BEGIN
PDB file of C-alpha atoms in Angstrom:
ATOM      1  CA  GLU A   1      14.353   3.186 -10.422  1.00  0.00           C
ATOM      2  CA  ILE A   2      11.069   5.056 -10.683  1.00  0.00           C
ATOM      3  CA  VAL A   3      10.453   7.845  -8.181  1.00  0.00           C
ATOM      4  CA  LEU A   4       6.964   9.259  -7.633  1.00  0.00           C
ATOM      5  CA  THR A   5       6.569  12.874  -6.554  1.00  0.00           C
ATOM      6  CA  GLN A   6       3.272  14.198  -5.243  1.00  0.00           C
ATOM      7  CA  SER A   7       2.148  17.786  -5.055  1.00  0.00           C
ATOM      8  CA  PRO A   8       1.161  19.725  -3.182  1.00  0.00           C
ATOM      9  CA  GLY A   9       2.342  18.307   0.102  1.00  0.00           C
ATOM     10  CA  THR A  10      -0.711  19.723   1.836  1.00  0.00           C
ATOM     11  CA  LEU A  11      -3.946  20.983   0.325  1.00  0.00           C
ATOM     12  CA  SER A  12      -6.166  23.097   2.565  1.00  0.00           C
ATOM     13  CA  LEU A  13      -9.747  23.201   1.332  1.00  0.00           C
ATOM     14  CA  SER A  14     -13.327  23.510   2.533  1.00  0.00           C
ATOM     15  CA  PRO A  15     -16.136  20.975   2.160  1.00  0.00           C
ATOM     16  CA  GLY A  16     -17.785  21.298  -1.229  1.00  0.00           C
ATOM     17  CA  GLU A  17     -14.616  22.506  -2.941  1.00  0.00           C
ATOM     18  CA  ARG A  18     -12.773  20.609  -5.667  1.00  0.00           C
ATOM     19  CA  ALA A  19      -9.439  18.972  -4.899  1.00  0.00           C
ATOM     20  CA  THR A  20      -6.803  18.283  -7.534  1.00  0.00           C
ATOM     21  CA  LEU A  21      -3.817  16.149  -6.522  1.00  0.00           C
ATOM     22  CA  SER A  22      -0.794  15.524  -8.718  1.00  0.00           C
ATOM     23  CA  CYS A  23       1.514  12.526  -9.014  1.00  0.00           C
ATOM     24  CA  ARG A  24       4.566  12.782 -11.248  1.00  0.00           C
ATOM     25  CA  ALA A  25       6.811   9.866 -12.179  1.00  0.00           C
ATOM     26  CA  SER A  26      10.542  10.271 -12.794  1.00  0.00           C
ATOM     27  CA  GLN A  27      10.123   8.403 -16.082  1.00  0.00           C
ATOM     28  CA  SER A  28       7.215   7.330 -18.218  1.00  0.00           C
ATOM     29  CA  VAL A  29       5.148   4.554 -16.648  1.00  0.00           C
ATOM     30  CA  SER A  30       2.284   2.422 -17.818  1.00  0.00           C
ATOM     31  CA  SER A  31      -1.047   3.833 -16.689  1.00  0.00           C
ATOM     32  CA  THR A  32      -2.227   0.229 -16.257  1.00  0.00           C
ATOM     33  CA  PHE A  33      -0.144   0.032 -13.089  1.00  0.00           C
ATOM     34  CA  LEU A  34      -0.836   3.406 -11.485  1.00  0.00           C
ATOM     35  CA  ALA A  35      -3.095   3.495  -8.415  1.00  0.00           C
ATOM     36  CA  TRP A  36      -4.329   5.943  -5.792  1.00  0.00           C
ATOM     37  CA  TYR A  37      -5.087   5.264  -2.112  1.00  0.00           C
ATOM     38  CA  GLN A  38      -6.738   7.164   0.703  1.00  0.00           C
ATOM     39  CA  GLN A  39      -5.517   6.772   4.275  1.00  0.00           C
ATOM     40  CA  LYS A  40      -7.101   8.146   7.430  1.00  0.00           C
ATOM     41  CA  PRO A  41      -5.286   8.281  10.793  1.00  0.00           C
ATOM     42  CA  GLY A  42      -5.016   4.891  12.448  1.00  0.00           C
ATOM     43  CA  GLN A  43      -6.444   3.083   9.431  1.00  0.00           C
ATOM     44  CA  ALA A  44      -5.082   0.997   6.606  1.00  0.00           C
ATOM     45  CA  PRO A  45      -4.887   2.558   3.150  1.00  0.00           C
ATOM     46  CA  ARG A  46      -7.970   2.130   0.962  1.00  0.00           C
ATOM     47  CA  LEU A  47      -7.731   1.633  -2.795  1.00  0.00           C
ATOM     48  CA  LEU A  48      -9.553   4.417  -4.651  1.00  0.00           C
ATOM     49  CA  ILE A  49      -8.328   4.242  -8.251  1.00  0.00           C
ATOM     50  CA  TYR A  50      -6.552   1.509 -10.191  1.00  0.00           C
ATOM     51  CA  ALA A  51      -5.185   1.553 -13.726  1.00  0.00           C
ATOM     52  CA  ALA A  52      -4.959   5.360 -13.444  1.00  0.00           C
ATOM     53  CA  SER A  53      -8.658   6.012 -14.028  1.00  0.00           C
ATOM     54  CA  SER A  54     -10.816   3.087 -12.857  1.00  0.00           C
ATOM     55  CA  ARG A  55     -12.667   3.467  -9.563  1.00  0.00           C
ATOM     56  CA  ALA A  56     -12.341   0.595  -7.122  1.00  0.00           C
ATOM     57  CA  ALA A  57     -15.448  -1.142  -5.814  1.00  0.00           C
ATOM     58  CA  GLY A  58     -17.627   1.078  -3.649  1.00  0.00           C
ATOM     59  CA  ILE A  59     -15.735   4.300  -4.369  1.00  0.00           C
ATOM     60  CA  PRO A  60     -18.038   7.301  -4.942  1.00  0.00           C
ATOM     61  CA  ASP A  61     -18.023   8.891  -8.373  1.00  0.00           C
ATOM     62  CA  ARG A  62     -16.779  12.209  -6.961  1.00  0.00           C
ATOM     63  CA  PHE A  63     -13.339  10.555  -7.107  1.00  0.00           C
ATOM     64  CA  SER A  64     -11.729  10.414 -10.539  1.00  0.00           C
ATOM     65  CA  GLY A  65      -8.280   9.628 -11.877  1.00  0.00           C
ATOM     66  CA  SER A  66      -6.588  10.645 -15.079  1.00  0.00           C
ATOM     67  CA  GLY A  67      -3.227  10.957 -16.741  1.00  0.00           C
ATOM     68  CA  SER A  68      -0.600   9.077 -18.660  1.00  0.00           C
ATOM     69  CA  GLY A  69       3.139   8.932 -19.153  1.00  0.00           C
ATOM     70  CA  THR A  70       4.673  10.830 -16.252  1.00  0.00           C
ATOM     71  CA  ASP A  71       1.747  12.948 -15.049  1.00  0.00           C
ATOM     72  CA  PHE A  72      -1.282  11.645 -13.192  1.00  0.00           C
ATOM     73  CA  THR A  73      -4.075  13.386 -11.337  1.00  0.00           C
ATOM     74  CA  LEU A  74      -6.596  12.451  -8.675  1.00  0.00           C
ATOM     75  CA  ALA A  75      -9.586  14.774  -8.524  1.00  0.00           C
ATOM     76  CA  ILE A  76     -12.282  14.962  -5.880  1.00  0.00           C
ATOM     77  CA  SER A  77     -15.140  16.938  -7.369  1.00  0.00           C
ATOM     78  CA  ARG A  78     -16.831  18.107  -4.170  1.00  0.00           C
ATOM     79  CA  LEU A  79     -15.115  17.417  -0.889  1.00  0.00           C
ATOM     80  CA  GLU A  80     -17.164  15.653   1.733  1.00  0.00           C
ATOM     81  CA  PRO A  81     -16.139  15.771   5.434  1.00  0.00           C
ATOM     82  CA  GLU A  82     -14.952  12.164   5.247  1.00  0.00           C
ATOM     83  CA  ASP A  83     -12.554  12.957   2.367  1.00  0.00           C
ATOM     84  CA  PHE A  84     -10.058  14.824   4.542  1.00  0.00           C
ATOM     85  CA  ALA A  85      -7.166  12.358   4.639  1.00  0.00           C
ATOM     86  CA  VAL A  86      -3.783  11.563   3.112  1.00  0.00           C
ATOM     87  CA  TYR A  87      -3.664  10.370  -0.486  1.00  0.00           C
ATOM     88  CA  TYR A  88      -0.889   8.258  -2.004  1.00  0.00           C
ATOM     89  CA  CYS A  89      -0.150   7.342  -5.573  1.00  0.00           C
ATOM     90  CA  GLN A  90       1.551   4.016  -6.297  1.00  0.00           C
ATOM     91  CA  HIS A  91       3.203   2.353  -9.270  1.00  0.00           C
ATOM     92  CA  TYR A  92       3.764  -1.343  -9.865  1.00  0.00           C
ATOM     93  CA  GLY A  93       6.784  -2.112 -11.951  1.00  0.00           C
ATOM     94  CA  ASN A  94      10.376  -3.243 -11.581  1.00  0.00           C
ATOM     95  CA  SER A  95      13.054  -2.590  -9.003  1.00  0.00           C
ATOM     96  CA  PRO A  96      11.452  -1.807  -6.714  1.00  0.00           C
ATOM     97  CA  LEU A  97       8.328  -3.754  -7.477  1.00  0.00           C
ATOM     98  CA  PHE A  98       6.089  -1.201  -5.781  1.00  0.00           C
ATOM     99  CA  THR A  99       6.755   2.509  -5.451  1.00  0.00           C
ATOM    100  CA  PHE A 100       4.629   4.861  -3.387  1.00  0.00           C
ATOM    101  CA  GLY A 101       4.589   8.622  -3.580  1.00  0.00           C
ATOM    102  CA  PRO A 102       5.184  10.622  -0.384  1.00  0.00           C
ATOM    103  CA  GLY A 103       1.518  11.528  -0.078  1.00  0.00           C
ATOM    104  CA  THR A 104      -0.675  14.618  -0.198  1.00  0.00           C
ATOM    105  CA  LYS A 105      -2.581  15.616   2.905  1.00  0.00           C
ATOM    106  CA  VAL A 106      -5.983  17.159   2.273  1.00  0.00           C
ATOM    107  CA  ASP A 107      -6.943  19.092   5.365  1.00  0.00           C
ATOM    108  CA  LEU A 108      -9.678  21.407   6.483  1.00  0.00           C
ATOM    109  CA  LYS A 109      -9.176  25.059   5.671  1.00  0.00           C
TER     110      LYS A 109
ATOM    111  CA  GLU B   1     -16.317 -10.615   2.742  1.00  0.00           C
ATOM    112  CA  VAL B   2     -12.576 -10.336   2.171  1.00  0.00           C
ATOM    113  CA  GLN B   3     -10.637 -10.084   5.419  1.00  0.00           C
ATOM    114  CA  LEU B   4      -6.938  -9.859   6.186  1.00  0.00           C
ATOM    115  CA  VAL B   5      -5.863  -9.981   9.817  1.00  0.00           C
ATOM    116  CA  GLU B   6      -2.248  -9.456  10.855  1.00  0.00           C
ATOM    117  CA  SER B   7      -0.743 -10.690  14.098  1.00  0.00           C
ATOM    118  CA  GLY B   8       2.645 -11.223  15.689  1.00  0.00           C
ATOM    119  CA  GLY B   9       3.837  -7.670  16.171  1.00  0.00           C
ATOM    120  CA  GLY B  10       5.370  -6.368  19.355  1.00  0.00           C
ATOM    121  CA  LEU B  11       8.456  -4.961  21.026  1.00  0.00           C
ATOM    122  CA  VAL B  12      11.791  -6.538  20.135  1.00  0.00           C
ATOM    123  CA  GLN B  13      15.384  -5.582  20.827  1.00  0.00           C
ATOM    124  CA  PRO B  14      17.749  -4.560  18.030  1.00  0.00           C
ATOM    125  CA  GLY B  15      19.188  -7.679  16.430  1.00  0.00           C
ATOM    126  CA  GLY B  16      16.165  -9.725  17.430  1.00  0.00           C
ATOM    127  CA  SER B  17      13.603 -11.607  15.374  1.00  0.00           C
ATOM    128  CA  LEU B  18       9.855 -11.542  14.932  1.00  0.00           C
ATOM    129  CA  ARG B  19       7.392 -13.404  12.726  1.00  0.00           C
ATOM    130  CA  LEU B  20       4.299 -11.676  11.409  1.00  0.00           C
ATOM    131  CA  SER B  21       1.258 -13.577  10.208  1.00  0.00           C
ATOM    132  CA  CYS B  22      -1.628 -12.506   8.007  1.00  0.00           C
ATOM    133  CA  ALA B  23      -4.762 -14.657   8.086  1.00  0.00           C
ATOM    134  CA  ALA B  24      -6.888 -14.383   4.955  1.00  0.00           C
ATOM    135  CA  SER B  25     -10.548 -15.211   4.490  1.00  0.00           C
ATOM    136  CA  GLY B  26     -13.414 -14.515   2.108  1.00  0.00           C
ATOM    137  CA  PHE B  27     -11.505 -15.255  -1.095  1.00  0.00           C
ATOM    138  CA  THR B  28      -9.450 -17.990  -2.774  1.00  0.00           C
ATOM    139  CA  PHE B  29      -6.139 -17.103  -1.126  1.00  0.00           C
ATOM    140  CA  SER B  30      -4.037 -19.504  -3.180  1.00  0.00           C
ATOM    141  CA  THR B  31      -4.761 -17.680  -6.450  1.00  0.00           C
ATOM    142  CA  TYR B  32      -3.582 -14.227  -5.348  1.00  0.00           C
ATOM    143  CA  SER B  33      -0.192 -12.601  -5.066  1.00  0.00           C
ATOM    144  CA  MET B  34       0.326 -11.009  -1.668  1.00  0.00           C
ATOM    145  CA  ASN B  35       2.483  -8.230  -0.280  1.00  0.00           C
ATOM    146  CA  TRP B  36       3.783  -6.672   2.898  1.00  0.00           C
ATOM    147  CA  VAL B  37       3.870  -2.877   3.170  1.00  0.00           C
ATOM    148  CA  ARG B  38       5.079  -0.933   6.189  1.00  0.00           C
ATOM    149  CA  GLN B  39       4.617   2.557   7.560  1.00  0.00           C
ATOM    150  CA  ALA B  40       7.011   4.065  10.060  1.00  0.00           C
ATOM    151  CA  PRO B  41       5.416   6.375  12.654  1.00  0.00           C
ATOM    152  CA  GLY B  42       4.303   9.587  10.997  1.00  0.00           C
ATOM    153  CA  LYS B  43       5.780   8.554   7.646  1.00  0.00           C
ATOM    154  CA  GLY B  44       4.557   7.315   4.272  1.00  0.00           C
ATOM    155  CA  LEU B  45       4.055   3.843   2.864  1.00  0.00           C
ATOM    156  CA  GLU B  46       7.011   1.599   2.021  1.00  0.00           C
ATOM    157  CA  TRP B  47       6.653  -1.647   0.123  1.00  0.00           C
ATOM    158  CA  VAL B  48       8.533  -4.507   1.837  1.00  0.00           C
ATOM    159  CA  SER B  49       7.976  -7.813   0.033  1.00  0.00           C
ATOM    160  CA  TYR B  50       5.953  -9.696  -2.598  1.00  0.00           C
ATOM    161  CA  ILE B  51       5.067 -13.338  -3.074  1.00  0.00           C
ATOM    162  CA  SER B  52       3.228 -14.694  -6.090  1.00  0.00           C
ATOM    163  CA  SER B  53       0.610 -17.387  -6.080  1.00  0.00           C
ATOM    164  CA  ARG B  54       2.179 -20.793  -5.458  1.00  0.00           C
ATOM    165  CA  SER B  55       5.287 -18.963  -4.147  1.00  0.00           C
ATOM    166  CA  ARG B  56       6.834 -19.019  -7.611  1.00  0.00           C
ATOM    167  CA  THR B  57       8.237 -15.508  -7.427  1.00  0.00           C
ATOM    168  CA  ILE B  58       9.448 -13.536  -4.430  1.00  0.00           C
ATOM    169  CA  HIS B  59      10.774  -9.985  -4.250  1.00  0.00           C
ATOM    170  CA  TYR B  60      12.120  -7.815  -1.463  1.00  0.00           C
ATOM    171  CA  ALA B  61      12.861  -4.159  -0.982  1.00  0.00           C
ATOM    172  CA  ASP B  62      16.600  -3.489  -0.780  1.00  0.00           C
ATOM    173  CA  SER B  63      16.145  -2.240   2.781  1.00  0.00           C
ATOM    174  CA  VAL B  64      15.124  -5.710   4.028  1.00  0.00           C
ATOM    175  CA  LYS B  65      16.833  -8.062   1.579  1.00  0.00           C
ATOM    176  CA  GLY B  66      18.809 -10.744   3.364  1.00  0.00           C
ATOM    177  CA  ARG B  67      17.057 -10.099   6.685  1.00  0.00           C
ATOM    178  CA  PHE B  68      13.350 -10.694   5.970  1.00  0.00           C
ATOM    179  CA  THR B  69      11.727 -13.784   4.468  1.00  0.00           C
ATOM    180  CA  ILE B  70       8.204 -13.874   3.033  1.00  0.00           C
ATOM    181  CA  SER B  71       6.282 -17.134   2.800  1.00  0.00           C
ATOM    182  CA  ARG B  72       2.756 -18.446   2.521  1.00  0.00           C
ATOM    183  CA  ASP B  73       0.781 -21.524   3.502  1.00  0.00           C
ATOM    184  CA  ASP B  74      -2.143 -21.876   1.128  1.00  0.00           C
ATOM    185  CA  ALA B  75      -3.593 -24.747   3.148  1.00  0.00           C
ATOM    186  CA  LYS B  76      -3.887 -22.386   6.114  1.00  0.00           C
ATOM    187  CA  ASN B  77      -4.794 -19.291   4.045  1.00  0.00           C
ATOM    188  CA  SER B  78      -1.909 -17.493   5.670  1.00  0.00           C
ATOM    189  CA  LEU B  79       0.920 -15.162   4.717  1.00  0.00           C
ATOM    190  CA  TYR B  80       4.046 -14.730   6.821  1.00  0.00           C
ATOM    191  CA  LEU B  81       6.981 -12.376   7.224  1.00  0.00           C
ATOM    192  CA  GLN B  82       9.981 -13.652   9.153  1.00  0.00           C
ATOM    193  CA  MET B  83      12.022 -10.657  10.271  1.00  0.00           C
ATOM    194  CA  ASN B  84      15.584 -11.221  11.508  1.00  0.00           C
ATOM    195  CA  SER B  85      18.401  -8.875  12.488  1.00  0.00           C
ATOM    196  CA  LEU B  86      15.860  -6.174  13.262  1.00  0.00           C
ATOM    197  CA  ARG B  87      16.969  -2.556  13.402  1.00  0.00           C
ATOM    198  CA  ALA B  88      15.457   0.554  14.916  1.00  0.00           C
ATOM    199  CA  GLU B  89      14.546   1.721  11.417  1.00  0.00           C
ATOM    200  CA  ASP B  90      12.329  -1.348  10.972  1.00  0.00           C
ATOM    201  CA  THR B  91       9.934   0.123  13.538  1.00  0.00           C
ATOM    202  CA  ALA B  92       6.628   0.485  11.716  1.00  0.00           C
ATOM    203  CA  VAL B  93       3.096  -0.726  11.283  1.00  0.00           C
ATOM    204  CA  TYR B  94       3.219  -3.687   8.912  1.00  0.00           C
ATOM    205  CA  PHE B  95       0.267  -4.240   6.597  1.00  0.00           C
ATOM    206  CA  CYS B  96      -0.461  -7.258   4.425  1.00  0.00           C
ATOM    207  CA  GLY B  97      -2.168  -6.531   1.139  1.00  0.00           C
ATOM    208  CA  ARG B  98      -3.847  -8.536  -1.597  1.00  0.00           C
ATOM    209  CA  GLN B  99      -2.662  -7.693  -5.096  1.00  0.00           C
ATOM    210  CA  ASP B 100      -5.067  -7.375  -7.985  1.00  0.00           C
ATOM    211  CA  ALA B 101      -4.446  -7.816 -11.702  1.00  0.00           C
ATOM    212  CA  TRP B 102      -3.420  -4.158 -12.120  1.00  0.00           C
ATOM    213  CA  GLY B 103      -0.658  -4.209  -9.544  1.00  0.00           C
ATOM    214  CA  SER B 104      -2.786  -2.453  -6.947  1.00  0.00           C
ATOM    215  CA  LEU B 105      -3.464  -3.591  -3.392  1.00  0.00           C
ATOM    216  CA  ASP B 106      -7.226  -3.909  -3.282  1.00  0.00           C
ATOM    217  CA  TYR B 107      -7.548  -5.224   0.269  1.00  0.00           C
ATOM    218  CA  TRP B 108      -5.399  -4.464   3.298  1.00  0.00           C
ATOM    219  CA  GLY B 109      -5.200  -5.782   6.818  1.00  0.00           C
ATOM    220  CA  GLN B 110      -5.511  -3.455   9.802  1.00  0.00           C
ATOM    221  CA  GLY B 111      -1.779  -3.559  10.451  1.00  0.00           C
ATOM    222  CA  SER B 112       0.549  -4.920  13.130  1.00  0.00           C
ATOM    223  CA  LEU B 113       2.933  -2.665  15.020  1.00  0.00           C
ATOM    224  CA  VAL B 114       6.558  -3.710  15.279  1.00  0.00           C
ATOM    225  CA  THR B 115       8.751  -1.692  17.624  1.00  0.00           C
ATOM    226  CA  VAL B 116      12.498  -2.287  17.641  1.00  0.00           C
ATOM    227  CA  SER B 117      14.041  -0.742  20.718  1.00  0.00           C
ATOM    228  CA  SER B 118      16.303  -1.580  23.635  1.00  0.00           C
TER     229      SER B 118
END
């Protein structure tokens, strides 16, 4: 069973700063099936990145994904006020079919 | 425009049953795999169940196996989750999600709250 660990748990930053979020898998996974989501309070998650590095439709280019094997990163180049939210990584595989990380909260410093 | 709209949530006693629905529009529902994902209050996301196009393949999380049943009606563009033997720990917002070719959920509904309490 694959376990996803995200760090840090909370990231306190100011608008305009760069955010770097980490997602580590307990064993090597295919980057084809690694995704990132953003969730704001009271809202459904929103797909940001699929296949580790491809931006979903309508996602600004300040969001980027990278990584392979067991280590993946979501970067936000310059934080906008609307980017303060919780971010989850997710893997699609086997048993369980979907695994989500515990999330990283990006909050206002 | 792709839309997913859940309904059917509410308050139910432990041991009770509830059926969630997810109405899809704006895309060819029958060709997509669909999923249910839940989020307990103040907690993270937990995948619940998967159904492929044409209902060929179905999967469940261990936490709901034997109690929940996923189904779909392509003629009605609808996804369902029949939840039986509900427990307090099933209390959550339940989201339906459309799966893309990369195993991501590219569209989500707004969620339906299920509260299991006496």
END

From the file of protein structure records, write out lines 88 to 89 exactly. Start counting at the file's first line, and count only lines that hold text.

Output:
ATOM     87  CA  TYR A  87      -3.664  10.370  -0.486  1.00  0.00           C
ATOM     88  CA  TYR A  88      -0.889   8.258  -2.004  1.00  0.00           C